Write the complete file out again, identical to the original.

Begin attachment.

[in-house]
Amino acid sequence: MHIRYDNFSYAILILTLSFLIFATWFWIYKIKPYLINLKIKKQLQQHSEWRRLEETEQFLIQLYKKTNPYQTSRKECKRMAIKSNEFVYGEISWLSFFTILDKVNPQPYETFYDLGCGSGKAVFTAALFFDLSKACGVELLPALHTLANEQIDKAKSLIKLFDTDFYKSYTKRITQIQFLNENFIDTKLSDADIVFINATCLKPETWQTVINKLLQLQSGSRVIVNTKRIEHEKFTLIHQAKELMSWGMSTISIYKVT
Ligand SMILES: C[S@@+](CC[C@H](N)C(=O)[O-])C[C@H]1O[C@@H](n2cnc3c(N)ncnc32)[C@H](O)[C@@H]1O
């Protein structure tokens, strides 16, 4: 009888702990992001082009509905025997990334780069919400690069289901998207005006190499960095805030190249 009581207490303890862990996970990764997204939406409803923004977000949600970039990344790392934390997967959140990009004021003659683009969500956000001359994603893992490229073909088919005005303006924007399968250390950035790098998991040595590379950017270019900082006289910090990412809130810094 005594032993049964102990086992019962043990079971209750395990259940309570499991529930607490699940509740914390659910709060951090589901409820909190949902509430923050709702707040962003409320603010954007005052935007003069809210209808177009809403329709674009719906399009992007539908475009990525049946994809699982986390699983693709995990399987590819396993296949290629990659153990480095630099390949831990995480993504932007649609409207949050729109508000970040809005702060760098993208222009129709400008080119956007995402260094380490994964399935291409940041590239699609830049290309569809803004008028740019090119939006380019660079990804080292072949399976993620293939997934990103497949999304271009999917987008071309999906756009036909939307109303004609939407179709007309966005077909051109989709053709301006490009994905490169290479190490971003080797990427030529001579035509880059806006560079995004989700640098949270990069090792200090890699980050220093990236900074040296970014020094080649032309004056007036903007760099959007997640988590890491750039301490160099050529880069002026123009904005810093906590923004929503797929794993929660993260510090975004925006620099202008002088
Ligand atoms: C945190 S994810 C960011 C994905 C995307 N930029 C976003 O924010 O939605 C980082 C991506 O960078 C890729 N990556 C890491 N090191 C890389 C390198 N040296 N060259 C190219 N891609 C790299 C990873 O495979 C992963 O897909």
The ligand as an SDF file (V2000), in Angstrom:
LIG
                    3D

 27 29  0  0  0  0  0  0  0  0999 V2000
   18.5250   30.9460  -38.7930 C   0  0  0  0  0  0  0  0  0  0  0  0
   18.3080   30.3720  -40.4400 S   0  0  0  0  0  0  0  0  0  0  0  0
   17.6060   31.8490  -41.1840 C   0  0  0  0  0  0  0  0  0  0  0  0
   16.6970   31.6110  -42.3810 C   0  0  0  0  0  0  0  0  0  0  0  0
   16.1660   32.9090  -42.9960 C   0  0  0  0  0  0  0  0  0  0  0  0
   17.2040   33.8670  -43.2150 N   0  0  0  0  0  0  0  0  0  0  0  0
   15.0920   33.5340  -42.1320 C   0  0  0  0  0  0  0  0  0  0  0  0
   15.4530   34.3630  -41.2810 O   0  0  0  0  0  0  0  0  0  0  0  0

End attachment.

[in-house]
Amino acid sequence: MHIRYDNFSYAILILTLSFLIFATWFWIYKIKPYLINLKIKKQLQQHSEWRRLEETEQFLIQLYKKTNPYQTSRKECKRMAIKSNEFVYGEISWLSFFTILDKVNPQPYETFYDLGCGSGKAVFTAALFFDLSKACGVELLPALHTLANEQIDKAKSLIKLFDTDFYKSYTKRITQIQFLNENFIDTKLSDADIVFINATCLKPETWQTVINKLLQLQSGSRVIVNTKRIEHEKFTLIHQAKELMSWGMSTISIYKVT
Ligand SMILES: C[S@@+](CC[C@H](N)C(=O)[O-])C[C@H]1O[C@@H](n2cnc3c(N)ncnc32)[C@H](O)[C@@H]1O
């Protein structure tokens, strides 16, 4: 009888702990992001082009509905025997990334780069919400690069289901998207005006190499960095805030190249 009581207490303890862990996970990764997204939406409803923004977000949600970039990344790392934390997967959140990009004021003659683009969500956000001359994603893992490229073909088919005005303006924007399968250390950035790098998991040595590379950017270019900082006289910090990412809130810094 005594032993049964102990086992019962043990079971209750395990259940309570499991529930607490699940509740914390659910709060951090589901409820909190949902509430923050709702707040962003409320603010954007005052935007003069809210209808177009809403329709674009719906399009992007539908475009990525049946994809699982986390699983693709995990399987590819396993296949290629990659153990480095630099390949831990995480993504932007649609409207949050729109508000970040809005702060760098993208222009129709400008080119956007995402260094380490994964399935291409940041590239699609830049290309569809803004008028740019090119939006380019660079990804080292072949399976993620293939997934990103497949999304271009999917987008071309999906756009036909939307109303004609939407179709007309966005077909051109989709053709301006490009994905490169290479190490971003080797990427030529001579035509880059806006560079995004989700640098949270990069090792200090890699980050220093990236900074040296970014020094080649032309004056007036903007760099959007997640988590890491750039301490160099050529880069002026123009904005810093906590923004929503797929794993929660993260510090975004925006620099202008002088
Ligand atoms: C945190 S994810 C960011 C994905 C995307 N930029 C976003 O924010 O939605 C980082 C991506 O960078 C890729 N990556 C890491 N090191 C890389 C390198 N040296 N060259 C190219 N891609 C790299 C990873 O495979 C992963 O897909």
The ligand as an SDF file (V2000), in Angstrom:
LIG
                    3D

 27 29  0  0  0  0  0  0  0  0999 V2000
   18.5250   30.9460  -38.7930 C   0  0  0  0  0  0  0  0  0  0  0  0
   18.3080   30.3720  -40.4400 S   0  0  0  0  0  0  0  0  0  0  0  0
   17.6060   31.8490  -41.1840 C   0  0  0  0  0  0  0  0  0  0  0  0
   16.6970   31.6110  -42.3810 C   0  0  0  0  0  0  0  0  0  0  0  0
   16.1660   32.9090  -42.9960 C   0  0  0  0  0  0  0  0  0  0  0  0
   17.2040   33.8670  -43.2150 N   0  0  0  0  0  0  0  0  0  0  0  0
   15.0920   33.5340  -42.1320 C   0  0  0  0  0  0  0  0  0  0  0  0
   15.4530   34.3630  -41.2810 O   0  0  0  0  0  0  0  0  0  0  0  0